1.13        Clean EBITDA

Clean EBITDA is the Group's alternative performance measure and is considered to be a key performance measure by the Directors. It is defined as operating profit or loss from continuing activities adjusted for share based payments, exceptional items, depreciation, amortisation, impairment charges and changes in the fair value of derivative financial instruments.

 

1.14        Financial Expenses

Financial expenses comprise interest payable on borrowings, calculated using the effective interest rate method which discounts the expected cash flows over the life of the financial instrument, and foreign exchange differences arising on loans and finance leases.

 

1.15        Exceptional Items

Exceptional items are those items the Group considers to be non-recurring or material in nature that may distort an understanding of financial performance or impair comparability.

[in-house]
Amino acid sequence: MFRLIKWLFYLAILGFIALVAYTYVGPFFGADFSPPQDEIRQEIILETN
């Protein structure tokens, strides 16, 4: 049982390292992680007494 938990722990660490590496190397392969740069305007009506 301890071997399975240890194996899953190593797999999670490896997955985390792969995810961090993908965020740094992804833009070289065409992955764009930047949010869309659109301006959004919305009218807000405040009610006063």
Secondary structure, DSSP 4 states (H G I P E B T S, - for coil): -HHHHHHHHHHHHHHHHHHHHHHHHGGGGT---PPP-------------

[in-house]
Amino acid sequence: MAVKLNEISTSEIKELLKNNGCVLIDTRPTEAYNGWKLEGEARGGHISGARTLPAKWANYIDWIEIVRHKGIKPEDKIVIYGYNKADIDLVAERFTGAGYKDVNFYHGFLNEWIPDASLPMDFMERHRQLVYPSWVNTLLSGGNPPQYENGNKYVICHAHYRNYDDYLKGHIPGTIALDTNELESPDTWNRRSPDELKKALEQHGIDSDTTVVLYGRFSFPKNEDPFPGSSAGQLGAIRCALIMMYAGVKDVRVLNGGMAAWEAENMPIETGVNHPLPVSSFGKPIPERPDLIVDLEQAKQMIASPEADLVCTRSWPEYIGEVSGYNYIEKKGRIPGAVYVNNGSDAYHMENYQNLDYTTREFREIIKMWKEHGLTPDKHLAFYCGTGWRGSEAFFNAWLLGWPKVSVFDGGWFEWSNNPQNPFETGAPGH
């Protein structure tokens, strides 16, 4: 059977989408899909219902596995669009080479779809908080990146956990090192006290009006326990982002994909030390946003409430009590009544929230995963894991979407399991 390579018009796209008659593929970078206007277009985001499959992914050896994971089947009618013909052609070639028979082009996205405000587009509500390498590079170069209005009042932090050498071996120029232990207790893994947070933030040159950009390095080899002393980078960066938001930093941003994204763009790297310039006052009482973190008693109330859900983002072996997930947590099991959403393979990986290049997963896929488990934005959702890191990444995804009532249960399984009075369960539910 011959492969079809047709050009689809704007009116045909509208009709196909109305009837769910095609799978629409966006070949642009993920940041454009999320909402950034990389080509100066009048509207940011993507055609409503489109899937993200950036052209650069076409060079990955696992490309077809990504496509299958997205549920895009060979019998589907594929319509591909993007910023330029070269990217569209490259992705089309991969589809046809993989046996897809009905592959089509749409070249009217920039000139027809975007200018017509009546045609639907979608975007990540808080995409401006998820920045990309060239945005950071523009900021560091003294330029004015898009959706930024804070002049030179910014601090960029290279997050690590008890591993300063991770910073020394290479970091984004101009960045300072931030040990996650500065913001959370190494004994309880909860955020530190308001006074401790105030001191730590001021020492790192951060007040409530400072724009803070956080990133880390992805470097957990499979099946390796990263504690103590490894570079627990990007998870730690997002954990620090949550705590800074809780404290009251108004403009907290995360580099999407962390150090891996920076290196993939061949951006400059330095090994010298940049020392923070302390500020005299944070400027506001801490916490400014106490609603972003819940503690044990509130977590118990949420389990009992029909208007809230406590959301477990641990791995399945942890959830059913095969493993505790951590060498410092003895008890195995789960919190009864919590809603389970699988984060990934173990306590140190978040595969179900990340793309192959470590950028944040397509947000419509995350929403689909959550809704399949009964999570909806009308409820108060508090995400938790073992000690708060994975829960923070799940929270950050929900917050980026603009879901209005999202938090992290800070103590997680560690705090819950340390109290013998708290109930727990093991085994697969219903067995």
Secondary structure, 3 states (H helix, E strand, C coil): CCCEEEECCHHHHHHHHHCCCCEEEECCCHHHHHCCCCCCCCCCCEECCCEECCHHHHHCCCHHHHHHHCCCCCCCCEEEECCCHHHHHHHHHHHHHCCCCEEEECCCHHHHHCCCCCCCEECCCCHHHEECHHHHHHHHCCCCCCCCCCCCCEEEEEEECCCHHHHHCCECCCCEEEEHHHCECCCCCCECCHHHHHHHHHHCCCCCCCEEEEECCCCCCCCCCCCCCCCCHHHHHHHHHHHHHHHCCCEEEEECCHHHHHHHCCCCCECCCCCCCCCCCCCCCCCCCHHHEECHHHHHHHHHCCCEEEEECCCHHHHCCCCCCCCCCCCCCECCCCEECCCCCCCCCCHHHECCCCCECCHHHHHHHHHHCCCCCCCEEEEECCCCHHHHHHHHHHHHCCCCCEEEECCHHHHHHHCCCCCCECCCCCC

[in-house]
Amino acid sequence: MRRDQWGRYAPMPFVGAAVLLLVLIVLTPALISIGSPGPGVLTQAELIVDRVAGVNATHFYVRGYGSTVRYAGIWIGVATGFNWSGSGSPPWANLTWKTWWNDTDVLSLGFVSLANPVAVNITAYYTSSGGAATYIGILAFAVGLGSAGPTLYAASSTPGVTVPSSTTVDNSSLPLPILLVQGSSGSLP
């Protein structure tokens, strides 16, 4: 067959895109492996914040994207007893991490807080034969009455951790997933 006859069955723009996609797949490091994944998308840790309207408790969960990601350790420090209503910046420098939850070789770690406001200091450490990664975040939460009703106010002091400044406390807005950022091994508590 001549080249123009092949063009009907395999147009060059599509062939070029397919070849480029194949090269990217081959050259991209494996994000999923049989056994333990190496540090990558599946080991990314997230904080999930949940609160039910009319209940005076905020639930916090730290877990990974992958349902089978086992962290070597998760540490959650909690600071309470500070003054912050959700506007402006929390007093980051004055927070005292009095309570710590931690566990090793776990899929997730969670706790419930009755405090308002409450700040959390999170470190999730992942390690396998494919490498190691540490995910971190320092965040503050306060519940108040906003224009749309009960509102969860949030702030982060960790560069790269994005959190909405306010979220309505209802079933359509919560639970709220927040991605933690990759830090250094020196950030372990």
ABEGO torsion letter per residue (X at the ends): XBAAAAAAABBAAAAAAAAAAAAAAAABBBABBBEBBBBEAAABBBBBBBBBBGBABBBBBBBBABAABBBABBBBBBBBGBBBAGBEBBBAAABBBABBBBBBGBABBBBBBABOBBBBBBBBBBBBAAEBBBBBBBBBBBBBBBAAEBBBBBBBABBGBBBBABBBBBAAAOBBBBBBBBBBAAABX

1.16        Financial Income

Financial income is interest income recognised in the income statement as it accrues, using the effective interest method.

 

1.17        Tax

The tax currently payable is based on taxable profit for the year.  Taxable profit differs from profit as reported in the consolidated income statement because it excludes items of income or expense that are taxable or deductible in other years and it further excludes items that are never taxable or deductible. 

 

Deferred tax is generally provided on the difference between the carrying amounts of assets and liabilities and their tax bases, calculated using the liability method on temporary differences.  However, deferred tax is neither provided on the initial recognition of goodwill, nor on the initial recognition of an asset or liability unless the related transaction is a business combination or affects tax or accounting profit.  Deferred tax on temporary differences associated with investments in subsidiaries is not provided if reversal of these temporary differences can be controlled by the Group and it is probable that reversal will not occur in the foreseeable future.  In addition, tax losses available to be carried forward as well as other income tax credits to the Group are assessed for recognition as deferred tax assets.